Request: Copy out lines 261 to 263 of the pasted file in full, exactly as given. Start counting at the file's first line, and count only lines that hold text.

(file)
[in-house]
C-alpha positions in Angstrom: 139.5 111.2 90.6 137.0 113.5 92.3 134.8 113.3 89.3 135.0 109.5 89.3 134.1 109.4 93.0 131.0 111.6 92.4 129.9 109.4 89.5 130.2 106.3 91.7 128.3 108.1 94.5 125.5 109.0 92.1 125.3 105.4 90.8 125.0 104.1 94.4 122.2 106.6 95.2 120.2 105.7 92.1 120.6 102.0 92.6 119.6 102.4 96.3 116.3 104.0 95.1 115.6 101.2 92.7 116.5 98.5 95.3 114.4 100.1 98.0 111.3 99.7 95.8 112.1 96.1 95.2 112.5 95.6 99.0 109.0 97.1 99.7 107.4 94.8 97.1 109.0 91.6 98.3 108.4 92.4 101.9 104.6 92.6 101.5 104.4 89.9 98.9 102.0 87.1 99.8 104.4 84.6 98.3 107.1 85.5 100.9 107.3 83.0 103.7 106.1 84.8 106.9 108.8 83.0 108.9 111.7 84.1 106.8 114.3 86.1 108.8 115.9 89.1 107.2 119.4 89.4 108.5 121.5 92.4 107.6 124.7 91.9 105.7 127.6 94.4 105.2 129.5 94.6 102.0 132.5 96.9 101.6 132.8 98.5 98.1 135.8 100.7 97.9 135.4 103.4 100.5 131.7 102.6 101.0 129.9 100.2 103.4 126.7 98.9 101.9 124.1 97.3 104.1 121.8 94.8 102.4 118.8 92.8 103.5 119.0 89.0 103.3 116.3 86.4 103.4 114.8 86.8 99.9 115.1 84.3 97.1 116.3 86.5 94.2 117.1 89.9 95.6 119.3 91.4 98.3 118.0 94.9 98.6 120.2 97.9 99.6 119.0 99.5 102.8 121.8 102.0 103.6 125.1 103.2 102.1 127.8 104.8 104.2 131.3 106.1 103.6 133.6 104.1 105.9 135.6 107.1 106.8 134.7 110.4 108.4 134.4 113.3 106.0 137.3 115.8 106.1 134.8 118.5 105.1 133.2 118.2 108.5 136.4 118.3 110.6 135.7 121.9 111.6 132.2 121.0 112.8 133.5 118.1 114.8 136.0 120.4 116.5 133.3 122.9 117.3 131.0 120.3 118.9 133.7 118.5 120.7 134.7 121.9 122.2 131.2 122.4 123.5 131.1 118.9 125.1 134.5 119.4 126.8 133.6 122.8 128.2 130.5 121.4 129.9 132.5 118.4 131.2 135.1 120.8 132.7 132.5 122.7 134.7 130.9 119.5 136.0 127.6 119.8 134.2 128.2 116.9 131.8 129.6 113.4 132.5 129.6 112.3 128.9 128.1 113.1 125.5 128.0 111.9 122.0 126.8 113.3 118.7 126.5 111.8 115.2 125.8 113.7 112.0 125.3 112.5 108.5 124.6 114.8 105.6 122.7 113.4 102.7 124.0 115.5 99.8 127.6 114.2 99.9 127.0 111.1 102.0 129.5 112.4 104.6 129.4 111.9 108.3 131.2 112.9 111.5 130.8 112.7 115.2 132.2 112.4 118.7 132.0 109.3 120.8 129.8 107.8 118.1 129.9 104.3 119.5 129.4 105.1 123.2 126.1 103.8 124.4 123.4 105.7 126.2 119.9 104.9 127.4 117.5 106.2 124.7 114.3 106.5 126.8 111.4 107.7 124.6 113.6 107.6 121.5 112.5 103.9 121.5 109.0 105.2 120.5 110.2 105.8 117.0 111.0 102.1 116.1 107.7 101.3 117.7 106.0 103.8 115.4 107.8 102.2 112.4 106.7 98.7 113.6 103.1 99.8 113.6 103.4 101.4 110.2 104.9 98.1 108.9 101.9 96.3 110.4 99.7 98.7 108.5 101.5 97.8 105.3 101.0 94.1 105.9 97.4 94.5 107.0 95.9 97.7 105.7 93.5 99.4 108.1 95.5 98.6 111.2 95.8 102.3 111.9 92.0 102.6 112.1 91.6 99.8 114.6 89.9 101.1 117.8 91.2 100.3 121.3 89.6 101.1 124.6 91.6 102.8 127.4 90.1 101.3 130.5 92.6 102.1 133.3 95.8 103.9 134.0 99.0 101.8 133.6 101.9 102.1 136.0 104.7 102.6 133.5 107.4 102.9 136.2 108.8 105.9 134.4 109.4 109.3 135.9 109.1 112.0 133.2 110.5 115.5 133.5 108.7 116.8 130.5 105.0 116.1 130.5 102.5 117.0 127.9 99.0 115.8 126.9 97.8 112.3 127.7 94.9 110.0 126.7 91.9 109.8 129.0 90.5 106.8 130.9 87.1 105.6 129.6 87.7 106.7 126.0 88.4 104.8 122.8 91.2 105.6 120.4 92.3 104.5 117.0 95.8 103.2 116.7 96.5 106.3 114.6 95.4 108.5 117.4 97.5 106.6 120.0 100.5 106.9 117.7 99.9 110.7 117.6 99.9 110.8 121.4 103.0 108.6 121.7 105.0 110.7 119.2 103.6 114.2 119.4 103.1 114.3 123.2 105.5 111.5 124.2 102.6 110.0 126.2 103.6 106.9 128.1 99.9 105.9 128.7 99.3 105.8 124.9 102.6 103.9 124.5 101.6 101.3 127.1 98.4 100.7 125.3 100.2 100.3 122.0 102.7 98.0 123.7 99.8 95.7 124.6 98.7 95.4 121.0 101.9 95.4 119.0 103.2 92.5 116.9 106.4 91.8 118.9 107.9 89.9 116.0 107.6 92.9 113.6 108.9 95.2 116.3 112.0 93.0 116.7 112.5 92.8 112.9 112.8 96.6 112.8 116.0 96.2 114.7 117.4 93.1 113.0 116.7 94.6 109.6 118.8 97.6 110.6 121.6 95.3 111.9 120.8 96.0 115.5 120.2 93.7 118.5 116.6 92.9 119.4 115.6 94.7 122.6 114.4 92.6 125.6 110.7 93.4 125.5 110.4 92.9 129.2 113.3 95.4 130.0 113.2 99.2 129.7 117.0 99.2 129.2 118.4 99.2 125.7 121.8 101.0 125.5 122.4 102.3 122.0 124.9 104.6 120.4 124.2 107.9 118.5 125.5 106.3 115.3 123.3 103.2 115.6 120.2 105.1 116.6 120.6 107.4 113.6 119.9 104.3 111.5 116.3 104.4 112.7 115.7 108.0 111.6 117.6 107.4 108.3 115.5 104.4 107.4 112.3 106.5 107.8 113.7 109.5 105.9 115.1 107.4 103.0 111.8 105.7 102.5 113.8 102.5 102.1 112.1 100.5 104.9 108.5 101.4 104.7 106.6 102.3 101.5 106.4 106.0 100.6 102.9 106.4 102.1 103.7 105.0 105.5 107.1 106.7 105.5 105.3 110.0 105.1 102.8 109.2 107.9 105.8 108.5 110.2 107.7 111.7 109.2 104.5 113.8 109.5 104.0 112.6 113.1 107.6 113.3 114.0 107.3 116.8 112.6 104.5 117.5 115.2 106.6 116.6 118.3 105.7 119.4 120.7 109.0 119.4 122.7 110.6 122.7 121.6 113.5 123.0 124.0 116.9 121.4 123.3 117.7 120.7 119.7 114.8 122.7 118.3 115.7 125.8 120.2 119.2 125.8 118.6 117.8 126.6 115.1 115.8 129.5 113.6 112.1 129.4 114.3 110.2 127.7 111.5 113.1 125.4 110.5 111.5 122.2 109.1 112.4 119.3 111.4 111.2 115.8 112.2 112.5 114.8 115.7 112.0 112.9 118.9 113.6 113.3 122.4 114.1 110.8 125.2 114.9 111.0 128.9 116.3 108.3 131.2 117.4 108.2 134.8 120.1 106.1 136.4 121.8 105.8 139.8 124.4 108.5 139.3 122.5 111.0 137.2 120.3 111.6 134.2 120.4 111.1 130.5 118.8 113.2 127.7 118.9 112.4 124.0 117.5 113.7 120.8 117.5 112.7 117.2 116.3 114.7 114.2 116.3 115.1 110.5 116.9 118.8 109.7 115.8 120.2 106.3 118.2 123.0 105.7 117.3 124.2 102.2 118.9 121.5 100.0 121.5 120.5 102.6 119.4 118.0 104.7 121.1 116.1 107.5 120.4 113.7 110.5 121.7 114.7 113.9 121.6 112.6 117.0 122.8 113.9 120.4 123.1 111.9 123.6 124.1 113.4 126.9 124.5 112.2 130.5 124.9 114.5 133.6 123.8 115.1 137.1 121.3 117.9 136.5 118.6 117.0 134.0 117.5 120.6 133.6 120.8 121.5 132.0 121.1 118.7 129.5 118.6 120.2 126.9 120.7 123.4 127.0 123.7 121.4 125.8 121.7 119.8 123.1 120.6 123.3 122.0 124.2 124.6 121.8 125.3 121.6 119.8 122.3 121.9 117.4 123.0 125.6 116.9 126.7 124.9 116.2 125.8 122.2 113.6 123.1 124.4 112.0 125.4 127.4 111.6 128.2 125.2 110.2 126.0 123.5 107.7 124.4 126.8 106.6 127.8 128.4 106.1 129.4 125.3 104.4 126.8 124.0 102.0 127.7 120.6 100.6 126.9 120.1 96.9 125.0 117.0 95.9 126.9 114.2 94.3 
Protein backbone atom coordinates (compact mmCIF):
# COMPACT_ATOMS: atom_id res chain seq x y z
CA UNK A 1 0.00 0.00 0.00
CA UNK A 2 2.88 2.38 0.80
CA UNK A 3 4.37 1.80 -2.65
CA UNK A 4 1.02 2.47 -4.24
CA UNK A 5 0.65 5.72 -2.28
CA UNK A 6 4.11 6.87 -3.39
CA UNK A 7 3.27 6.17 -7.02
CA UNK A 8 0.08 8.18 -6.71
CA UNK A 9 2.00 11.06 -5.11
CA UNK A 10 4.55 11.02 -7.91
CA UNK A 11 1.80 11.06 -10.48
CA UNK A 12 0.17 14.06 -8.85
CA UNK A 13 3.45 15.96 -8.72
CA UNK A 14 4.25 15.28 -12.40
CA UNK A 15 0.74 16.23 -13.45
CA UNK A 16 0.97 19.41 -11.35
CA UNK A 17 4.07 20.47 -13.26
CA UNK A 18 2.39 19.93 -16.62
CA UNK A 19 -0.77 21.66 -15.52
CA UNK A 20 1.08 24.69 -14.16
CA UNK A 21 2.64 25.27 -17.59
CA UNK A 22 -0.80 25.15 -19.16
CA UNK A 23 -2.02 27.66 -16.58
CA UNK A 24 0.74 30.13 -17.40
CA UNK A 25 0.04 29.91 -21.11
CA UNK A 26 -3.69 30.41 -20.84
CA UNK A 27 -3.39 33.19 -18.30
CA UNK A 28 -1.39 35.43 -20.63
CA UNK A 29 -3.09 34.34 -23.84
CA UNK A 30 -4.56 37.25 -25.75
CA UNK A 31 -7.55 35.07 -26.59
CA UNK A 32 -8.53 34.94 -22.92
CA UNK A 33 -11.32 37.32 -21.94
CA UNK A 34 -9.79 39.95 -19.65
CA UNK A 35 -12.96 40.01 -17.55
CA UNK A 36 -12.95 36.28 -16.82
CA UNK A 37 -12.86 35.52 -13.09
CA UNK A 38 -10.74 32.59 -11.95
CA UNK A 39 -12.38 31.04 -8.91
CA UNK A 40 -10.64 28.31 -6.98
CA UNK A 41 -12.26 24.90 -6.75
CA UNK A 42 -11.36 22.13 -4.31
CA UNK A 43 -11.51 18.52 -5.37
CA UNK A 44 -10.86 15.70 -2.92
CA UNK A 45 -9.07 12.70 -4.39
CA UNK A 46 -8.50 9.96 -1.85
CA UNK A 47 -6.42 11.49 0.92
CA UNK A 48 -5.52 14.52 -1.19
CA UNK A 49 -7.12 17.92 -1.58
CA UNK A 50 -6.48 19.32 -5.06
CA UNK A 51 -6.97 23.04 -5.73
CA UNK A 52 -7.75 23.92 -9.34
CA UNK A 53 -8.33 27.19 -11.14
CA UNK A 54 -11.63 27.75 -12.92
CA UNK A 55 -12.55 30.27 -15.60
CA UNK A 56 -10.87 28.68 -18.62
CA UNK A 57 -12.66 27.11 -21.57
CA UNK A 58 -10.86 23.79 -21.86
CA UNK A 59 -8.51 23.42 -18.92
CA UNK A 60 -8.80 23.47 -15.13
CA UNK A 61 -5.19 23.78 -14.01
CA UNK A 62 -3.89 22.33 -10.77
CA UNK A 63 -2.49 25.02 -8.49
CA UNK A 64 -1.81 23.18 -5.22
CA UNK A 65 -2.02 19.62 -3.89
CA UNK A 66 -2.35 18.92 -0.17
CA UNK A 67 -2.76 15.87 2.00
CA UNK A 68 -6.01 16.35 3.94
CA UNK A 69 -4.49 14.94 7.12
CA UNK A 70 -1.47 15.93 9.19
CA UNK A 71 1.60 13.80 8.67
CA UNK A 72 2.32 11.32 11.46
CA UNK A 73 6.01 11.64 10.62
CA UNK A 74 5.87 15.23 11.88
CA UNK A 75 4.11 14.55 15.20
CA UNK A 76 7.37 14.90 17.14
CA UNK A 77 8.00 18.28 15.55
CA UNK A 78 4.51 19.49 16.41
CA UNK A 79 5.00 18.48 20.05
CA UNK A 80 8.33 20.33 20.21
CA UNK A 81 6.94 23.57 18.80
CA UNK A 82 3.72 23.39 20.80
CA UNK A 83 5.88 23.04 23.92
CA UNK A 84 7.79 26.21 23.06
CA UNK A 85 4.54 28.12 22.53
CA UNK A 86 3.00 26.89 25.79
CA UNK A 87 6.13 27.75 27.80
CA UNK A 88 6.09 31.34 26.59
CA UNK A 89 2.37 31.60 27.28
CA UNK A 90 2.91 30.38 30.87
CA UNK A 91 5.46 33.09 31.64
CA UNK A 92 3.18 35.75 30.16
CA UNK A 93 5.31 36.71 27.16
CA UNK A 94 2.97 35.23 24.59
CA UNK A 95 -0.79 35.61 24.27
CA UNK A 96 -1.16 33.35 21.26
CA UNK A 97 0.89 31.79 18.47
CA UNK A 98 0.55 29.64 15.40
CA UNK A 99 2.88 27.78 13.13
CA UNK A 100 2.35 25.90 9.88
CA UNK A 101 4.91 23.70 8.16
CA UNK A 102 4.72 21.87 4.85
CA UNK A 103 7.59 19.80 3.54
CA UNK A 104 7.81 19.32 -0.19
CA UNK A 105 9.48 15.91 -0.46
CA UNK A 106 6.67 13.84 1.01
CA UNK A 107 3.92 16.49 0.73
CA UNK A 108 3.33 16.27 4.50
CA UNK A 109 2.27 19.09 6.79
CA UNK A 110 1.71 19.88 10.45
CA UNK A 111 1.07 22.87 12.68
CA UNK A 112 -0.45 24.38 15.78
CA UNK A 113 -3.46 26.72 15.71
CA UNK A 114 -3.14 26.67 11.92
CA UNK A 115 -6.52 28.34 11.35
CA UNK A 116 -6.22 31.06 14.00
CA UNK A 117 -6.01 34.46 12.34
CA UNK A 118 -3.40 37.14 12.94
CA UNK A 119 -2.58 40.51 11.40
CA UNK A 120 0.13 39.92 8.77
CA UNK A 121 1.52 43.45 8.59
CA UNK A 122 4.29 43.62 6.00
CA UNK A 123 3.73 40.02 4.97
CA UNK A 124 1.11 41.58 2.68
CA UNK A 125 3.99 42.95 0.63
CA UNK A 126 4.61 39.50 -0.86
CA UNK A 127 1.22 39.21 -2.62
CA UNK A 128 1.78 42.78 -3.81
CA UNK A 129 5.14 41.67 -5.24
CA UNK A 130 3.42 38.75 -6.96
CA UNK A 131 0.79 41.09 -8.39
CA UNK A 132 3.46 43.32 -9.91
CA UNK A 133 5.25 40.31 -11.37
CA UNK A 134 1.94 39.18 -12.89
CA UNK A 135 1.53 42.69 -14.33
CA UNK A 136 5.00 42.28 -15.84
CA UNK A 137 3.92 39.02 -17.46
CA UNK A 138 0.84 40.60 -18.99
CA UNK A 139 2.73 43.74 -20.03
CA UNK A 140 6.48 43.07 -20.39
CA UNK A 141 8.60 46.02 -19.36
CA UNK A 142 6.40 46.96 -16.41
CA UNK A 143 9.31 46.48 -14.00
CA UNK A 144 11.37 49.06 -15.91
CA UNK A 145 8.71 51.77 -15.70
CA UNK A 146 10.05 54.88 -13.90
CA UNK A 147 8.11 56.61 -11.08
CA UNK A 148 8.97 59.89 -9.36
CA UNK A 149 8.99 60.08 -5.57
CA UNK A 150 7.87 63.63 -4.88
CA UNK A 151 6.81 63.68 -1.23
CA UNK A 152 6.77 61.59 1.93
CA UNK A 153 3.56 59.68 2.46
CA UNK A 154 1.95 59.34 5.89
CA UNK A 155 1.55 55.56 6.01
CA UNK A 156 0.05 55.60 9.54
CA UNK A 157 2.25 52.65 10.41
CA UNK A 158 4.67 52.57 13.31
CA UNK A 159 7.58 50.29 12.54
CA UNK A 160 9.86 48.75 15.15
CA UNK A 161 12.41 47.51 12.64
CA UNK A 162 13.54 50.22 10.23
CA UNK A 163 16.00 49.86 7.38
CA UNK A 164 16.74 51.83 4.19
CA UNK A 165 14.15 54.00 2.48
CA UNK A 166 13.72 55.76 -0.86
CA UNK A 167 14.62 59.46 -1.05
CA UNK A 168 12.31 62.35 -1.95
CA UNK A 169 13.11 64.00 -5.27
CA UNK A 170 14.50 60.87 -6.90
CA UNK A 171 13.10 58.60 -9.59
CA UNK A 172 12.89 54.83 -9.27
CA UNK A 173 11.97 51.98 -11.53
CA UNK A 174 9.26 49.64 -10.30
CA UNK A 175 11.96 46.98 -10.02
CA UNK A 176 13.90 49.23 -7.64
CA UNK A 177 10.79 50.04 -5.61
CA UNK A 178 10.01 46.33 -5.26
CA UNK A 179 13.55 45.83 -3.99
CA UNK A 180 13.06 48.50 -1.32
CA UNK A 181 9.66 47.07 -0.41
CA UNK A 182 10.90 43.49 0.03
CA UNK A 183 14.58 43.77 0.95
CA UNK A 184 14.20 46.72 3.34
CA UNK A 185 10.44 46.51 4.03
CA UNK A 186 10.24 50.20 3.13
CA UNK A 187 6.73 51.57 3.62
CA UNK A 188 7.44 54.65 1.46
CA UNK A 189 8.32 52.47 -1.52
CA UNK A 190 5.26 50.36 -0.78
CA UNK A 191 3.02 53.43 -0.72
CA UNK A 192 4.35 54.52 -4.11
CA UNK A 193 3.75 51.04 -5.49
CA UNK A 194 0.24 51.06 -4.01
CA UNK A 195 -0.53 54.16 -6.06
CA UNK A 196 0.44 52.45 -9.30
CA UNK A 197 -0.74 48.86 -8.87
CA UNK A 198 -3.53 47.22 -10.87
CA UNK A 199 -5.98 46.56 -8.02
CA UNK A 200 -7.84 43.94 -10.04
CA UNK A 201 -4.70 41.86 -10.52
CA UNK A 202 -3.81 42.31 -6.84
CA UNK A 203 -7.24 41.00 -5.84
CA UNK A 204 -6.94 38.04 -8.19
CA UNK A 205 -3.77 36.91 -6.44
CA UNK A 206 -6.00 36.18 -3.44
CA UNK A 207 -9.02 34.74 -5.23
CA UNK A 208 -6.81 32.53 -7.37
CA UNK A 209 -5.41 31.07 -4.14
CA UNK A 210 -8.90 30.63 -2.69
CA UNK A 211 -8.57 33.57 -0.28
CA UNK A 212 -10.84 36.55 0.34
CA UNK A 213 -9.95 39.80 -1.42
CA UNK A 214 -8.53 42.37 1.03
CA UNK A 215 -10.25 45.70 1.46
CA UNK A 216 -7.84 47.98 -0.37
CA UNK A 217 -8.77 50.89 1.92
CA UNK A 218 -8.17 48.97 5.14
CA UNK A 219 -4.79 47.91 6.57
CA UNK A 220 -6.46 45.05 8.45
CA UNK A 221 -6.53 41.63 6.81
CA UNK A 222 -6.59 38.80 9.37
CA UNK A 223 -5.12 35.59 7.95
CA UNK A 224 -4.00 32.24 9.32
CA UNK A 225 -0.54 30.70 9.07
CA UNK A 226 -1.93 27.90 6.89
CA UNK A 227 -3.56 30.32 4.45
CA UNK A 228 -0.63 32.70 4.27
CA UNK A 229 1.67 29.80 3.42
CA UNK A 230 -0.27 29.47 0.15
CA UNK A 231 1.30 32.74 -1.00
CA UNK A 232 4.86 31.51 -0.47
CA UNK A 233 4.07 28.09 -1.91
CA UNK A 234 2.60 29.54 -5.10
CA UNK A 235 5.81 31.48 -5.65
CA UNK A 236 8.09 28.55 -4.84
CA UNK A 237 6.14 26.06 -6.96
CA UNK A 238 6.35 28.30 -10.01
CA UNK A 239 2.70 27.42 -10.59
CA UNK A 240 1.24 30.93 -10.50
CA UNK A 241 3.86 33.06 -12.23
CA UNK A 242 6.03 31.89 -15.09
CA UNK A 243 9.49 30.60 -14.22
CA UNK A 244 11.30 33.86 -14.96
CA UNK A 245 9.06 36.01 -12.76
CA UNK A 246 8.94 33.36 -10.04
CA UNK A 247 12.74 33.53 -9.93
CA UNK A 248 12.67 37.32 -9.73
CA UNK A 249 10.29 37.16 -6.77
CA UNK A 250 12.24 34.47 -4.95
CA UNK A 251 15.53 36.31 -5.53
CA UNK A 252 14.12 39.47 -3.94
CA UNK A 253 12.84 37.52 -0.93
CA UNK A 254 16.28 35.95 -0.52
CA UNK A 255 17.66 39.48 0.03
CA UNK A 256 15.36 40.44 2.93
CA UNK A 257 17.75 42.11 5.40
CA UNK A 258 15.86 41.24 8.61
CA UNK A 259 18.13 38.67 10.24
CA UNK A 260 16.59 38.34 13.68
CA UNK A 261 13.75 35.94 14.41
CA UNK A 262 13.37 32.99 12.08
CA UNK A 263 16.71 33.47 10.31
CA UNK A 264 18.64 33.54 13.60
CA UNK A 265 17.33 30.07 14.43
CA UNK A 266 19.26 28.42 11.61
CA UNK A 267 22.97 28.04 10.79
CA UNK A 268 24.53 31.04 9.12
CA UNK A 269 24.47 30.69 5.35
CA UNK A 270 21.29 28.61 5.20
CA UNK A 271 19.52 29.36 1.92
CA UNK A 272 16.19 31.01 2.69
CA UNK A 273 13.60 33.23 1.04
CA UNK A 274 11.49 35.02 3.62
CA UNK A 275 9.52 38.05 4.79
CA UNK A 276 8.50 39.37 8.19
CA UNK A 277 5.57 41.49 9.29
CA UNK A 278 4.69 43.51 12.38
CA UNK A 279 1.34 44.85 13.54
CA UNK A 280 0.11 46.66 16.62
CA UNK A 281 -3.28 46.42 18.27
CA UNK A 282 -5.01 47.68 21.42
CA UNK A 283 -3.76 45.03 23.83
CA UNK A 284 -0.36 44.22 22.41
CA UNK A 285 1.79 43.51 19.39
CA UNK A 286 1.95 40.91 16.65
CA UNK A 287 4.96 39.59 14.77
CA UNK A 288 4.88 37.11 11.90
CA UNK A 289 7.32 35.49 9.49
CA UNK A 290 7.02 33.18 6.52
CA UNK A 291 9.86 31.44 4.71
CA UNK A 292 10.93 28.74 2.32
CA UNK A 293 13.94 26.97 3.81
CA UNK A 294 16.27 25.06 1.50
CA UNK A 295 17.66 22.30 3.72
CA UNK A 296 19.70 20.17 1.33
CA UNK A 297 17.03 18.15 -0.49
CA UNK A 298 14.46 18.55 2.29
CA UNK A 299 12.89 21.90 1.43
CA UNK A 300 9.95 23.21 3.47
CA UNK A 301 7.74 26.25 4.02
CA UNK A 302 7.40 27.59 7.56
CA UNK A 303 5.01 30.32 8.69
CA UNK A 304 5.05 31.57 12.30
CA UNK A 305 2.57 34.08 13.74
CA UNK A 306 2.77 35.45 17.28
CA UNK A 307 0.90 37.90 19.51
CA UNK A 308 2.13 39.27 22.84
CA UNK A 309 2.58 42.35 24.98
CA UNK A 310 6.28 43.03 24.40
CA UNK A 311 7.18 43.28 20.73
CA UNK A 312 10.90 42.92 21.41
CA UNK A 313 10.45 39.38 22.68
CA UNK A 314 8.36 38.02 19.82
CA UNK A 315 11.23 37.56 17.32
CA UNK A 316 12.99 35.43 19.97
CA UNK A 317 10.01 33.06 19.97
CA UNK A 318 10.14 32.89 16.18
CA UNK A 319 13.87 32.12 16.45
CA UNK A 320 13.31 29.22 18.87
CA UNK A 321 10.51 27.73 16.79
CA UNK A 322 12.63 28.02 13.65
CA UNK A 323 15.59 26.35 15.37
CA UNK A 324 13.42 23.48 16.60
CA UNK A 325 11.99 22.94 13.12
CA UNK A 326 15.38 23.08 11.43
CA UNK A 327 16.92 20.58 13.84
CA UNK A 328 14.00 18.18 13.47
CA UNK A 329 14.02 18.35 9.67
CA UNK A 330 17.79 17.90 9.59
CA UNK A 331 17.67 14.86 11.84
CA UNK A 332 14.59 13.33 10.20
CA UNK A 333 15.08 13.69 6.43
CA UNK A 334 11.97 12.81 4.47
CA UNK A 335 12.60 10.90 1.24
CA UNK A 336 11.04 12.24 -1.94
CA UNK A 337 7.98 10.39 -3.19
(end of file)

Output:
CA UNK A 257 17.75 42.11 5.40
CA UNK A 258 15.86 41.24 8.61
CA UNK A 259 18.13 38.67 10.24